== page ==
Ghost World (2001) Directed by Terry Zwigoff. With Thora Birch, Scarlett Johansson, Steve Buscemi, Brad Renfro, Illeana Douglas and Bob Balaban.
Based on a graphic novel of the same name by Daniel Clowes, Ghost World tells the story of two young high-school graduates finding their place in a world where everyone seems to be an outcast. Directed by Terry Zwigoff and starring Thora Birch and Scarlett Johansson, the film is a tribute to individualism. It is saying that there is no standard for being cool -and that the only real cool that exists, is to be who you are. If nothing else, it warrants a pat on the back for good intentions.
While it might be a touch too slight to register as anything wholly significant, it is nevertheless held up by the nature of its intentions. After her role in American Beauty, it isn’t hard to see why Thora Birch was cast as Enid – as the character often feels like an extension of that role; underlying familial sadness, warring with the need to be loved and accepted – but all the while carrying the inert awkwardness of teen repression. Birch and Johnasson go about judging everyone in sight, making decisions about who people are based on thier image and interests. By way of a cruel practical joke, it isn’t long before that perspective is tested.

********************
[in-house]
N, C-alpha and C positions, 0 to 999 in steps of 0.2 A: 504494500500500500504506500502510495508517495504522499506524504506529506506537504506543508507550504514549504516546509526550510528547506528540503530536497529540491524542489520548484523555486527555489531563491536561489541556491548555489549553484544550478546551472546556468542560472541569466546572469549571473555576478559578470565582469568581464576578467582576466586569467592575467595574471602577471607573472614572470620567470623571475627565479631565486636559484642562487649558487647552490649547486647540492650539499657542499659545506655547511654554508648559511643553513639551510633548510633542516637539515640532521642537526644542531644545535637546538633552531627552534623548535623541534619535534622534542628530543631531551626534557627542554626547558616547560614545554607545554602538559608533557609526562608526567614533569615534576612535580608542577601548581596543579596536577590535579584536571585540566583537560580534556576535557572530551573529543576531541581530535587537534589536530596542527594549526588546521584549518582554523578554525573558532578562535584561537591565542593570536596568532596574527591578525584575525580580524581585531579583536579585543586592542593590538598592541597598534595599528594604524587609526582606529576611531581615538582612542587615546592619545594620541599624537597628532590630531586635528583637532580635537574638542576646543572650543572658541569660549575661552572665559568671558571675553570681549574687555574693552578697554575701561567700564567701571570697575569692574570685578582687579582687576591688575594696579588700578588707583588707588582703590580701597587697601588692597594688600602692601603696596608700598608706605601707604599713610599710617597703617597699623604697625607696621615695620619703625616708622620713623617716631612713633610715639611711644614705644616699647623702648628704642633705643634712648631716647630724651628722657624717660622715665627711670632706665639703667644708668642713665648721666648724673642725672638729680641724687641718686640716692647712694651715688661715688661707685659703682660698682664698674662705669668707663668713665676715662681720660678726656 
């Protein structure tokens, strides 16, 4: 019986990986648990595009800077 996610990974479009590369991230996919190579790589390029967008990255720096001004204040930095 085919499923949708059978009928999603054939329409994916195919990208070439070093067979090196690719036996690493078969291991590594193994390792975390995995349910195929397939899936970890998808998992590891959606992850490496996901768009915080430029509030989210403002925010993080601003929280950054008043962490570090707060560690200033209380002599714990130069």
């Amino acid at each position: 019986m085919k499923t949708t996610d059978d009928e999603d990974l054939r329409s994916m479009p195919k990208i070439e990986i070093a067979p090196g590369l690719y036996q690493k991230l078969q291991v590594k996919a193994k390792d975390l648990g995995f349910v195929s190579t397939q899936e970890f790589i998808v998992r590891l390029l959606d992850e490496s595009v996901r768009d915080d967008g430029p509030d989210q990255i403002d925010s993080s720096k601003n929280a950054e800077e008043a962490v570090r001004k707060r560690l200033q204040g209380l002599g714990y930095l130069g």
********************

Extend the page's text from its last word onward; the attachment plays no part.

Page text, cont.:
Strictly a character piece, the message about ‘who we are‘ courses through the narrative. Conformity in society can often lead to the muting of originality; which the film broadly addresses throughout. The characters are even and well written, without resorting to cheap gags to impress. Steve Buscemi gains our favour as a lonely man, somehow lost in the spin-cycle of life – his saving grace being his obsession of collecting vinyl records. The blossoming of an unlikely relationship is always a pleasant sight. Our opposites often feed our desire to know parts of ourselves we had either forgotten, or that we didn’t realise existed in the first place. Through the unlikely pairing of Birch and Buscemi, the film strives to make that point.
With a solid cast featuring a sprightly Illeana Douglas, the film is never less than mildly engaging. It feels a little loose, at times, and it verges on labouring its point, but ultimately gets by on its dry-witted charm. The poster tagline for American Beauty was “look closer“. While it isn’t competing in the same league, Ghost World encourages us to do exactly the same thing. 3/5